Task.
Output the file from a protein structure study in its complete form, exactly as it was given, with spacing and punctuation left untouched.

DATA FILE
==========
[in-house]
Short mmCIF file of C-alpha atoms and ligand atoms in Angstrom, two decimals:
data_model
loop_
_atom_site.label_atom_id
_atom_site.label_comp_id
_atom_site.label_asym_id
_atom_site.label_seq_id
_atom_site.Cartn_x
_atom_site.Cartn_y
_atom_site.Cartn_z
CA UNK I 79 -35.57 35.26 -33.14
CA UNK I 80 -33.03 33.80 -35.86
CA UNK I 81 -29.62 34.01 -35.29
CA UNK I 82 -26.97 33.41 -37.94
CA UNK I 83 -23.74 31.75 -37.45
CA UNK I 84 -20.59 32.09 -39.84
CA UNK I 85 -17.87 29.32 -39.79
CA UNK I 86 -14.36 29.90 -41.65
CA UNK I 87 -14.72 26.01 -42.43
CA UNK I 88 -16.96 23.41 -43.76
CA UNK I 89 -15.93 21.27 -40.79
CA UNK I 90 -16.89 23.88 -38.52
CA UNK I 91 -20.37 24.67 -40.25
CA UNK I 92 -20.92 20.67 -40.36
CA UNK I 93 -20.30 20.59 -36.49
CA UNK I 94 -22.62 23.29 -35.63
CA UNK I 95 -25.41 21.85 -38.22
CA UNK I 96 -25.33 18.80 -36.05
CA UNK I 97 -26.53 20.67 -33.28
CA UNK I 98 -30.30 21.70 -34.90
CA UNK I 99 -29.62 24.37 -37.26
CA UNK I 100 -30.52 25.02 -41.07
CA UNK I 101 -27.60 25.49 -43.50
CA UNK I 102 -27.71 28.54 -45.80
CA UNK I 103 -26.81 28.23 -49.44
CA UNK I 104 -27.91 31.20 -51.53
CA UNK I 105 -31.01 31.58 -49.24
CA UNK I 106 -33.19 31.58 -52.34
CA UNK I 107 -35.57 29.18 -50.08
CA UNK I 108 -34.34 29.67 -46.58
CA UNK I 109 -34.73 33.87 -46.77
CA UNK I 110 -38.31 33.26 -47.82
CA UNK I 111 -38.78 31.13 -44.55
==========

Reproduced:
[in-house]
Short mmCIF file of C-alpha atoms and ligand atoms in Angstrom, two decimals:
data_model
loop_
_atom_site.label_atom_id
_atom_site.label_comp_id
_atom_site.label_asym_id
_atom_site.label_seq_id
_atom_site.Cartn_x
_atom_site.Cartn_y
_atom_site.Cartn_z
CA UNK I 79 -35.57 35.26 -33.14
CA UNK I 80 -33.03 33.80 -35.86
CA UNK I 81 -29.62 34.01 -35.29
CA UNK I 82 -26.97 33.41 -37.94
CA UNK I 83 -23.74 31.75 -37.45
CA UNK I 84 -20.59 32.09 -39.84
CA UNK I 85 -17.87 29.32 -39.79
CA UNK I 86 -14.36 29.90 -41.65
CA UNK I 87 -14.72 26.01 -42.43
CA UNK I 88 -16.96 23.41 -43.76
CA UNK I 89 -15.93 21.27 -40.79
CA UNK I 90 -16.89 23.88 -38.52
CA UNK I 91 -20.37 24.67 -40.25
CA UNK I 92 -20.92 20.67 -40.36
CA UNK I 93 -20.30 20.59 -36.49
CA UNK I 94 -22.62 23.29 -35.63
CA UNK I 95 -25.41 21.85 -38.22
CA UNK I 96 -25.33 18.80 -36.05
CA UNK I 97 -26.53 20.67 -33.28
CA UNK I 98 -30.30 21.70 -34.90
CA UNK I 99 -29.62 24.37 -37.26
CA UNK I 100 -30.52 25.02 -41.07
CA UNK I 101 -27.60 25.49 -43.50
CA UNK I 102 -27.71 28.54 -45.80
CA UNK I 103 -26.81 28.23 -49.44
CA UNK I 104 -27.91 31.20 -51.53
CA UNK I 105 -31.01 31.58 -49.24
CA UNK I 106 -33.19 31.58 -52.34
CA UNK I 107 -35.57 29.18 -50.08
CA UNK I 108 -34.34 29.67 -46.58
CA UNK I 109 -34.73 33.87 -46.77
CA UNK I 110 -38.31 33.26 -47.82
CA UNK I 111 -38.78 31.13 -44.55